1) Good communication skills
Lawyers must be orally articulate, have good written communication skills and also be good listeners. In order to argue convincingly in the courtroom before juries and judges, good public speaking skills are essential. Communication and speaking skills can be developed during your studies by taking part in activities such as mooting or general public speaking. Lawyers must also be able to write clearly, persuasively and concisely, as they must produce a variety of legal documents. But it’s not all about projection. To be able to analyse what clients tell them or follow a complex testimony, a lawyer must have good listening skills.
The ability to draw reasonable, logical conclusions or assumptions from limited information is essential as a lawyer. You must also be able to consider these judgements critically, so that you can anticipate potential areas of weakness in your argument that must be fortified against. Similarly, you must be able to spot points of weakness in an oppositions argument. Decisiveness is also a part of judgement. There will be a lot of important judgement calls to make and little time for sitting on the fence.
3) Analytical skills
Both the study and practice of law involve absorbing large quantities of information, then having to distil it into something manageable and logical. At times, there will be more than one reasonable conclusion, or more than one precedent applicable to resolving a situation. A lawyer must therefore have the evaluative skills in order to choose which is the most suitable.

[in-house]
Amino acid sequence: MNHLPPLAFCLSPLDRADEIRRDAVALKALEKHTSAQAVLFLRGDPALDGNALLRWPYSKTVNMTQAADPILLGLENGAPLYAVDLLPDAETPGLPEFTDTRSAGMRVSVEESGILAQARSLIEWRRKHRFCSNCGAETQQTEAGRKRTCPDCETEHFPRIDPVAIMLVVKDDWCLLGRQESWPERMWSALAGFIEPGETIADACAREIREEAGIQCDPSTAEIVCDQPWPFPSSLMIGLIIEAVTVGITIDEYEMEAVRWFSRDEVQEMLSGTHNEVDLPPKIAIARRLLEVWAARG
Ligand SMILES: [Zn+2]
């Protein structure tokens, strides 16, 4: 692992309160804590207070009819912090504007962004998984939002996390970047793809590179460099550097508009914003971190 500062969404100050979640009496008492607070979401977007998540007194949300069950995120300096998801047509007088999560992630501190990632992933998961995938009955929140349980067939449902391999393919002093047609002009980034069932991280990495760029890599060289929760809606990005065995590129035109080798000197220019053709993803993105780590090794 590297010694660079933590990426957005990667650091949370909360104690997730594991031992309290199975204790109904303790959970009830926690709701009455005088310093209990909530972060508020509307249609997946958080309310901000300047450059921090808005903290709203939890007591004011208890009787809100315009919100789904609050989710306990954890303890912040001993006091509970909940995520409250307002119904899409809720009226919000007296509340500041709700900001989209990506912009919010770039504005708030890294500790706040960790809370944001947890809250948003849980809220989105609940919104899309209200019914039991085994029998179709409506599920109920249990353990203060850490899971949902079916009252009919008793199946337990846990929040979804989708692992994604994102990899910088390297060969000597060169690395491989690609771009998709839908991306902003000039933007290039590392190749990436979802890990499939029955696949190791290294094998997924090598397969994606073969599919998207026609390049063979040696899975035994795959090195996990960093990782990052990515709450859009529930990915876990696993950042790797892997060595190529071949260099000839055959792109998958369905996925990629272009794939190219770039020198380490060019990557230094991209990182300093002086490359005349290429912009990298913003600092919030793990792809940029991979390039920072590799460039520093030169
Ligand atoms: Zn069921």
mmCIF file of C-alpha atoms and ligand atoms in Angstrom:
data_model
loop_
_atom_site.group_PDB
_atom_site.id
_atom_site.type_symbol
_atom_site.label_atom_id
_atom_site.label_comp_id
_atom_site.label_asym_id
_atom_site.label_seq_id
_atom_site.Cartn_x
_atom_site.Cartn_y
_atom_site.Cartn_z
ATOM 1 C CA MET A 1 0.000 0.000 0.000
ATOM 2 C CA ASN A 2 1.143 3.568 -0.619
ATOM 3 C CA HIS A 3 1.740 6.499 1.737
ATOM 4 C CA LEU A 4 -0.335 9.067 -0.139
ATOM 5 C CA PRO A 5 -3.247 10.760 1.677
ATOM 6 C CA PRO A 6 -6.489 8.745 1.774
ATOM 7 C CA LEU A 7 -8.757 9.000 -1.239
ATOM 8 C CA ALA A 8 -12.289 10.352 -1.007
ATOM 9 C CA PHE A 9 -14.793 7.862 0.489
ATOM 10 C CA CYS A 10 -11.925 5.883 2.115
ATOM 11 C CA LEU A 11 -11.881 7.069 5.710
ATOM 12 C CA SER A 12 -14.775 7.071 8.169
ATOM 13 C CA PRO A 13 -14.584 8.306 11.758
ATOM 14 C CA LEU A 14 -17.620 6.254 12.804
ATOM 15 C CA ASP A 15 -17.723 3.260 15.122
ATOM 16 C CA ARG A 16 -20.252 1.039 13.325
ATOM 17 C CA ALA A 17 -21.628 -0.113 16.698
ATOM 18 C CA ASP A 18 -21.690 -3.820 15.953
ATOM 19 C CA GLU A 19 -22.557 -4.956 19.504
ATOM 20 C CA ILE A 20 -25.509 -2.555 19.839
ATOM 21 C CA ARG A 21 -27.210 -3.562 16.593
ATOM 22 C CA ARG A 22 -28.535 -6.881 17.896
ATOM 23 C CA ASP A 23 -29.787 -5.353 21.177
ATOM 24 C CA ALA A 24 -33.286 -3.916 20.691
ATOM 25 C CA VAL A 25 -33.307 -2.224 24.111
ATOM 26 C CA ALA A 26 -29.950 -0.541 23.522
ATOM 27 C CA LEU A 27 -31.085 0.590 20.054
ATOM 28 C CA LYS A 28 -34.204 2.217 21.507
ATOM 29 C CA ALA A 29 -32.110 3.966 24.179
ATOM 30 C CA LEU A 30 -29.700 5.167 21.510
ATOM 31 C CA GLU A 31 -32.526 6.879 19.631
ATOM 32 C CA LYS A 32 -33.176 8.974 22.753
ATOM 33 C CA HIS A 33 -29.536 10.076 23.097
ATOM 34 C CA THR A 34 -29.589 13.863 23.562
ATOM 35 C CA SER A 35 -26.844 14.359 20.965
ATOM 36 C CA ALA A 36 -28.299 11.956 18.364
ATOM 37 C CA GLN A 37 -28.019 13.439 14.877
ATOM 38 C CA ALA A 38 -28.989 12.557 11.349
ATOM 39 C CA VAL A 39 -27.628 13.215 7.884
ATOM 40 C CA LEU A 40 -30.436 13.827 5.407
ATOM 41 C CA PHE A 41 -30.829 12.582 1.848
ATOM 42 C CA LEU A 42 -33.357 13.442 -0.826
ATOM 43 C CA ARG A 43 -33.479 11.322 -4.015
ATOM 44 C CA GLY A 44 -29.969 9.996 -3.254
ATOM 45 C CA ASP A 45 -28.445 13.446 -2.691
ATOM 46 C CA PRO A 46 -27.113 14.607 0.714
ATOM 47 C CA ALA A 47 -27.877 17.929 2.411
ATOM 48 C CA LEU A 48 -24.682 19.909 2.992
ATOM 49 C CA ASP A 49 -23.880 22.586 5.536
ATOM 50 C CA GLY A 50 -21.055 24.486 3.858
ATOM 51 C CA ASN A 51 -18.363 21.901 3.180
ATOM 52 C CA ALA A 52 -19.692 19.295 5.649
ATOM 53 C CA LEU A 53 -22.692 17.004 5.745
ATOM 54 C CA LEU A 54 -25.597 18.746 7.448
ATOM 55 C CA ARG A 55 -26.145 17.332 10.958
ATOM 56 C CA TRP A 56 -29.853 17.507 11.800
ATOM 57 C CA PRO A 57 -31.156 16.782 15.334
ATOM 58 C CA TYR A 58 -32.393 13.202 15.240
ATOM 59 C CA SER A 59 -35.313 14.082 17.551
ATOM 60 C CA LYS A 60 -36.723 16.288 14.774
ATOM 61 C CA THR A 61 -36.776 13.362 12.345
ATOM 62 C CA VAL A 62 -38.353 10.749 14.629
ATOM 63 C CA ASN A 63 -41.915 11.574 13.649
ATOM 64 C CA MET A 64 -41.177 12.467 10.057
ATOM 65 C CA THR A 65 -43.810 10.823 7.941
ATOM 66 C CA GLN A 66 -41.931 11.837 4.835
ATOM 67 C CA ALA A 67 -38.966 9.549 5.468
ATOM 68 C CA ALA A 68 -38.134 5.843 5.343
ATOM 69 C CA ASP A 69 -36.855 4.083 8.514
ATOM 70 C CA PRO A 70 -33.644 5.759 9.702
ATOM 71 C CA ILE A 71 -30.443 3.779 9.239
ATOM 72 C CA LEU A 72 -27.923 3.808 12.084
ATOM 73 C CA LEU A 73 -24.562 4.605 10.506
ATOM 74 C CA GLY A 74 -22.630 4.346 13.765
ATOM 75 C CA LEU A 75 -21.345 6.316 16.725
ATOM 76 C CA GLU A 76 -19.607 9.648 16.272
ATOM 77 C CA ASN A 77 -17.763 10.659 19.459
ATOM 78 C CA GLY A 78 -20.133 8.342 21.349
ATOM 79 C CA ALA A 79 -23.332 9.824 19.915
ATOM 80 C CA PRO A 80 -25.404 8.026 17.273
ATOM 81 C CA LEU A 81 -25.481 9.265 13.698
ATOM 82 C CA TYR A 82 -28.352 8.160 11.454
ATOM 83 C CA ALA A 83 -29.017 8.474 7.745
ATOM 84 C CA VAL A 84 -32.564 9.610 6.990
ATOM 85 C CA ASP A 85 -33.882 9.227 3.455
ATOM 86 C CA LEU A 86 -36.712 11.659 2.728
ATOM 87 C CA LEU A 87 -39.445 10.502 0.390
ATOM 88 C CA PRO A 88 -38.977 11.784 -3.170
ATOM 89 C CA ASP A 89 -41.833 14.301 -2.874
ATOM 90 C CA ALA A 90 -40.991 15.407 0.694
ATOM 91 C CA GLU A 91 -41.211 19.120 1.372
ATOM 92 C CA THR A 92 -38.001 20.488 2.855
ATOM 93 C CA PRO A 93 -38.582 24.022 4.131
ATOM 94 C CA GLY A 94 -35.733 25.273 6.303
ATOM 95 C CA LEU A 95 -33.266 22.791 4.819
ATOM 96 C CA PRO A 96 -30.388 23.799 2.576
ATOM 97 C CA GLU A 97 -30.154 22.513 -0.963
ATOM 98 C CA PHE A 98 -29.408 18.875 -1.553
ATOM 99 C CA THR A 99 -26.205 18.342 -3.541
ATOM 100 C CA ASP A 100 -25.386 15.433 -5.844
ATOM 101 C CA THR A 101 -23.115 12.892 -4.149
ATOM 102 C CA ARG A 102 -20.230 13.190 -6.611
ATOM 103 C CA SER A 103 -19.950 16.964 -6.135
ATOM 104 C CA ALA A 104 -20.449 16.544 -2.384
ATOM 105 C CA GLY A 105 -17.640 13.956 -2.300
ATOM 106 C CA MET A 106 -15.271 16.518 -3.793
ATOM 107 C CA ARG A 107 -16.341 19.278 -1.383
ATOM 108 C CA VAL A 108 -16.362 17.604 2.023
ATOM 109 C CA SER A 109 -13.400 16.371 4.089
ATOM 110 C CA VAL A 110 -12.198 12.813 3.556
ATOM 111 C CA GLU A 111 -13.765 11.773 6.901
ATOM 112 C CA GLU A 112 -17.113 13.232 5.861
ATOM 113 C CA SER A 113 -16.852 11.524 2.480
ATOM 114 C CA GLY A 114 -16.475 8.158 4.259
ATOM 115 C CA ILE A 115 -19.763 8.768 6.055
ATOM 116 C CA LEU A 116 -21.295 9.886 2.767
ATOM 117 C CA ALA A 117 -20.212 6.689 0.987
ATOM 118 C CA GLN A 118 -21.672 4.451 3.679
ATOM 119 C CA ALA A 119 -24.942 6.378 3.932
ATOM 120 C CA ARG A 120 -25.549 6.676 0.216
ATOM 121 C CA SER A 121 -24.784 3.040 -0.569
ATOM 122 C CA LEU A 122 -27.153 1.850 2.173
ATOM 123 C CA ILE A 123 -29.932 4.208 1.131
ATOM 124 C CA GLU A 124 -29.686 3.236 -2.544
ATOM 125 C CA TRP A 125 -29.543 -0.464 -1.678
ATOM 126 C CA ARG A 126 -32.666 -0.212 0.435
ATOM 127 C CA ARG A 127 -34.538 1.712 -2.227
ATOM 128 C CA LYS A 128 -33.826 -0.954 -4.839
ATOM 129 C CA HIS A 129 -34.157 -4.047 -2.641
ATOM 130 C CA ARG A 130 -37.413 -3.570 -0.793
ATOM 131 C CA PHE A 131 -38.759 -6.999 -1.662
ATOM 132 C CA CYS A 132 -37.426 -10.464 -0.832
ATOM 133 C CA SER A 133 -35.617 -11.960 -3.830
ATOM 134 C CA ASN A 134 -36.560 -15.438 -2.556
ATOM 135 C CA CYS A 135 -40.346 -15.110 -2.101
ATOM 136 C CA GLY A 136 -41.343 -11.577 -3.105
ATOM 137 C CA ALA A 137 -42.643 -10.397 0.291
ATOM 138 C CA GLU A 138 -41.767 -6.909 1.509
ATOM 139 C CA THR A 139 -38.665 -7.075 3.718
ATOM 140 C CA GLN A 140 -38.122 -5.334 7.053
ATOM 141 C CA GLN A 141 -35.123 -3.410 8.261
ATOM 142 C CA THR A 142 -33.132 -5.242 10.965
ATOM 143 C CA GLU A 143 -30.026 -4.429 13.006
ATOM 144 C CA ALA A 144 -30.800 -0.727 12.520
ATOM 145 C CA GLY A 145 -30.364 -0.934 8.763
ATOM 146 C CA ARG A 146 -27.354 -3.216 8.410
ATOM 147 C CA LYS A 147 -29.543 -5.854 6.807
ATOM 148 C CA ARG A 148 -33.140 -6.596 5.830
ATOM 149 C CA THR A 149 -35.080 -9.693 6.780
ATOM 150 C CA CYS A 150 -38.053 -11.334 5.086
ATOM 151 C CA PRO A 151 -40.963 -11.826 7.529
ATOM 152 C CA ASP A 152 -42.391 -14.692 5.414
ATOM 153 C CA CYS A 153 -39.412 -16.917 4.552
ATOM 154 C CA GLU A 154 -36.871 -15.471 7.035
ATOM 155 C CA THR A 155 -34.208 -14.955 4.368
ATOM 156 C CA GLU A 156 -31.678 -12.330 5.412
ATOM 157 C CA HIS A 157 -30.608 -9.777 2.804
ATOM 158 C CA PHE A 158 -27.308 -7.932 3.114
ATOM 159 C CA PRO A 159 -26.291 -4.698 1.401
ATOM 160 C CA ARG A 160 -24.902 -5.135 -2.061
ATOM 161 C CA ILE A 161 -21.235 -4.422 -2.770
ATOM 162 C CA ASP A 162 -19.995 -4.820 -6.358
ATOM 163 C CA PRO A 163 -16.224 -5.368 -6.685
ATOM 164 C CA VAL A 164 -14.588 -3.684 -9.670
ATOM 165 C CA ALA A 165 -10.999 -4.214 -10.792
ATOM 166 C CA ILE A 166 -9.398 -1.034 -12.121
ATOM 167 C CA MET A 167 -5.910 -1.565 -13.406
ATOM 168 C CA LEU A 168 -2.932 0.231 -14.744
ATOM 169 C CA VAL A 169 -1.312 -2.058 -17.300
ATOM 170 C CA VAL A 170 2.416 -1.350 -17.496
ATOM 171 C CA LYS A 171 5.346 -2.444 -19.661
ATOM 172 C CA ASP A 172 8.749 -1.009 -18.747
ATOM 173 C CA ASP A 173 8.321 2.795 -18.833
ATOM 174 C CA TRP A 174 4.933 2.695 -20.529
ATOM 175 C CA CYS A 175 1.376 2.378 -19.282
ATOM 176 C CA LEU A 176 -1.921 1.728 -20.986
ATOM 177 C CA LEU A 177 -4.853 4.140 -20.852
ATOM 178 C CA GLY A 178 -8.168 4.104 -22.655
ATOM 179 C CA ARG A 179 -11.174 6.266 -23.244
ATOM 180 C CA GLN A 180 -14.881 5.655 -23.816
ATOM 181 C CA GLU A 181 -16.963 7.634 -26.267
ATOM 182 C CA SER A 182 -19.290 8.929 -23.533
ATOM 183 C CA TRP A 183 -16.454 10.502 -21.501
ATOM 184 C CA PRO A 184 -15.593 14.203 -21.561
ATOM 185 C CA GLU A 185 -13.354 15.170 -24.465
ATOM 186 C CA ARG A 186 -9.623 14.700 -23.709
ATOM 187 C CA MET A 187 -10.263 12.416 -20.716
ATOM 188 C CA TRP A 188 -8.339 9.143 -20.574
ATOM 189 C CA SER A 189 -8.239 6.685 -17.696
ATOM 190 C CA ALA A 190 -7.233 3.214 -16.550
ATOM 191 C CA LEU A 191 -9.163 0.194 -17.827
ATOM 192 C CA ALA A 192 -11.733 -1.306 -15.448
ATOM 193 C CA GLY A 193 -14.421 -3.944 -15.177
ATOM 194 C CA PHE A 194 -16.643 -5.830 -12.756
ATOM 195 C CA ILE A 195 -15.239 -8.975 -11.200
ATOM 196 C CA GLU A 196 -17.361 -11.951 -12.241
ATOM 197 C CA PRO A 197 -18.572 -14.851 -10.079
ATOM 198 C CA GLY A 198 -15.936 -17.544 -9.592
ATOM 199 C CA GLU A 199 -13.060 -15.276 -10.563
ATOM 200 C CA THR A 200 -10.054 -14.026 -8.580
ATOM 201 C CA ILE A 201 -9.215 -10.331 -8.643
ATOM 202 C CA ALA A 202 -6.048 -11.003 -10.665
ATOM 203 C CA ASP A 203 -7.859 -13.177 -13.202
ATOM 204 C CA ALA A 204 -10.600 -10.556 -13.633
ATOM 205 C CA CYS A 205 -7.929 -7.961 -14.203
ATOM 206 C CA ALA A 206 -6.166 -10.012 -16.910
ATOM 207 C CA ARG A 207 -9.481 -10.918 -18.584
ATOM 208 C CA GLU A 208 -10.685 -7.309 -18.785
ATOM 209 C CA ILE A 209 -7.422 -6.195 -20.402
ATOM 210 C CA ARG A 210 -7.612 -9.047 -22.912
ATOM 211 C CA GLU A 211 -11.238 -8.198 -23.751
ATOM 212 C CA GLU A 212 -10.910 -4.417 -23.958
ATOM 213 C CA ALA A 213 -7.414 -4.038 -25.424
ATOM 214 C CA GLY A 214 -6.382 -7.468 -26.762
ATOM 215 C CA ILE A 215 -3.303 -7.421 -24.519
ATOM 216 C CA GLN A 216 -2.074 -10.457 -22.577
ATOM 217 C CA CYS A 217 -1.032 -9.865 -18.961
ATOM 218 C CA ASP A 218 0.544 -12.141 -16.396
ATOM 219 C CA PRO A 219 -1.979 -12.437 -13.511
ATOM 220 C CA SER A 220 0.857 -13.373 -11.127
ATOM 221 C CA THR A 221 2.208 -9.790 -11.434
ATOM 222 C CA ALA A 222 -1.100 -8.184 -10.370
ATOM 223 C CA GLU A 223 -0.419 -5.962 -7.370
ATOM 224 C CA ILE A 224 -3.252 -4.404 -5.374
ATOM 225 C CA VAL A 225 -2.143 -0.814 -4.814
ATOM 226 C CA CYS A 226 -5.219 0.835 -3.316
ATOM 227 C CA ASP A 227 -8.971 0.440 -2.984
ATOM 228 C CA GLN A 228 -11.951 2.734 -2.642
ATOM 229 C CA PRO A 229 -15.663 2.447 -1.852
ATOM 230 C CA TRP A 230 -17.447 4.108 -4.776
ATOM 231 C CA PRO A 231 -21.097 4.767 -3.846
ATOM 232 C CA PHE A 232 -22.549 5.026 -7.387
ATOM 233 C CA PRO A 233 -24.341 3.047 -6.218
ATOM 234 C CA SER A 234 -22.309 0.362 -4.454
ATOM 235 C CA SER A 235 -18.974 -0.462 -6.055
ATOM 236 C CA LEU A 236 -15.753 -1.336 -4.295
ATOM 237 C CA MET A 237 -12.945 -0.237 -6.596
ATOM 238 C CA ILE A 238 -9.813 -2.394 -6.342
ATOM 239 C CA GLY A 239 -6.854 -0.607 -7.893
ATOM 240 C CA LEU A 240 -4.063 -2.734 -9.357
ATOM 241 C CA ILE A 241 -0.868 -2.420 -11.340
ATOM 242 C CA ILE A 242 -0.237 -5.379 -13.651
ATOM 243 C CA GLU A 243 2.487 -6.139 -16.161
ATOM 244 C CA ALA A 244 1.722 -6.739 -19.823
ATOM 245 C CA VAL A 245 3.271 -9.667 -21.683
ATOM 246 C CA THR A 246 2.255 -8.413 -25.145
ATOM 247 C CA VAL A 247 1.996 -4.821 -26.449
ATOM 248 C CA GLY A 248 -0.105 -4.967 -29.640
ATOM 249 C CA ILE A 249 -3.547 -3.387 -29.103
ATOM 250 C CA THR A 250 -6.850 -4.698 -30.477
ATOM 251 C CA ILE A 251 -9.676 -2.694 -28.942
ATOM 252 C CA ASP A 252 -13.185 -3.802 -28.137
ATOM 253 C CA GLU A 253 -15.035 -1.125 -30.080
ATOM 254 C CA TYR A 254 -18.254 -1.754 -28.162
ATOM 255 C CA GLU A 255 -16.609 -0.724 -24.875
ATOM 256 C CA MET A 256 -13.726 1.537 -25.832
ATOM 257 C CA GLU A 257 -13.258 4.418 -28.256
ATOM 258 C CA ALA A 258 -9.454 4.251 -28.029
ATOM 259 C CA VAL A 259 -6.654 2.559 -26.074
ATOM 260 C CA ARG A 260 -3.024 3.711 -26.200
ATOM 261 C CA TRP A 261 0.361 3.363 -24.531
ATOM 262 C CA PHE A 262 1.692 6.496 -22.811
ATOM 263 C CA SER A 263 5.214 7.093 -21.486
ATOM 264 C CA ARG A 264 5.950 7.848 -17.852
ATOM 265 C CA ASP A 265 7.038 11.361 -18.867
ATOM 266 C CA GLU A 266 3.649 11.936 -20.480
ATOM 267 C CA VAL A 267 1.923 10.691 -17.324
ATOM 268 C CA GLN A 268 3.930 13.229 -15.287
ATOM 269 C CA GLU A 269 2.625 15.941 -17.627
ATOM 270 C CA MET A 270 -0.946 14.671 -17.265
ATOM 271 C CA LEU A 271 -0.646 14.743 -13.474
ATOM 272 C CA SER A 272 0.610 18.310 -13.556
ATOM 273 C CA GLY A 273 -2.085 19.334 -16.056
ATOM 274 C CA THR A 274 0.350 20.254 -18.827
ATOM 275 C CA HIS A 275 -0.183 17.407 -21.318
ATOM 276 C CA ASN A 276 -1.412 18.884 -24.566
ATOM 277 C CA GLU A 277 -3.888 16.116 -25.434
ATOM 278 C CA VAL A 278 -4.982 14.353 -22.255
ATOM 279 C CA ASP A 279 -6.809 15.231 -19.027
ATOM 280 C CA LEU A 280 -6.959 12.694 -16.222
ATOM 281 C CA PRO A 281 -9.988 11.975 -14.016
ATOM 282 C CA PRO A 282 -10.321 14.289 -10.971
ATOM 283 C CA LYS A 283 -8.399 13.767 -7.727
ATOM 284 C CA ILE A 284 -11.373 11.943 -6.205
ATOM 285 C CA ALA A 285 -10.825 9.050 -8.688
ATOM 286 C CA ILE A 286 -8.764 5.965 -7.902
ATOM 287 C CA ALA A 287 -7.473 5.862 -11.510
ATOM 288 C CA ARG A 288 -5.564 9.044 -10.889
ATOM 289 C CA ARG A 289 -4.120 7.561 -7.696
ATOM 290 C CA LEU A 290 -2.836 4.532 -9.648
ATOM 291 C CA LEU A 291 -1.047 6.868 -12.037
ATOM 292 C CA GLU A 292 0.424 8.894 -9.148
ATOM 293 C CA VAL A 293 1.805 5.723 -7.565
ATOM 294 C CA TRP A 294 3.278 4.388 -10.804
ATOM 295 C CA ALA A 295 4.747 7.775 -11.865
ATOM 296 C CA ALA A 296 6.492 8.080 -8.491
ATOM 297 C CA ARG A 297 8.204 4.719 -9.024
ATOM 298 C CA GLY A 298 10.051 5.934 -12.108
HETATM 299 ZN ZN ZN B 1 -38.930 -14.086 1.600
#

4) Research skills
Similarly, being able to research quickly and effectively is essential to understanding your clients, their needs, and to preparing legal strategies. Preparing legal strategies requires absorbing and comprehending large amounts of information, then distilling them down into something manageable and useful.
5) People skills
Law is not an abstract practice. Irrelevant of how well someone does academically, at the end of the day lawyers work with people, on behalf of people, and the decisions that are made effect peoples’ lives. They must be personable, persuasive and able to read others. This allows them to gauge juror’s reactions and the honesty of witnesses. This allows them to decide upon the best approach to take in order to achieve the desired outcome: either clients taking their advice or reaching a favourable negotiation with the opposition.
“Perseverance is not a long race; it is many short races one after the other.” Even studying to become a lawyer takes a great deal of perseverance and commitment – and that’s before you even start work! Typically, a lawyer will do an undergraduate law degree, an LPC, and then a training contract before qualifying. Most will also complete a vacation scheme or some other kind of work experience. When working on a case, you must have the perseverance to complete the work necessary to drive it to a successful finish.
The very top lawyers are not only logical and analytical, but they display a great deal of creativity in their problem solving. The best solution is not always the most obvious and in order to outmanoeuvre your challenger it is often necessary to think outside the box.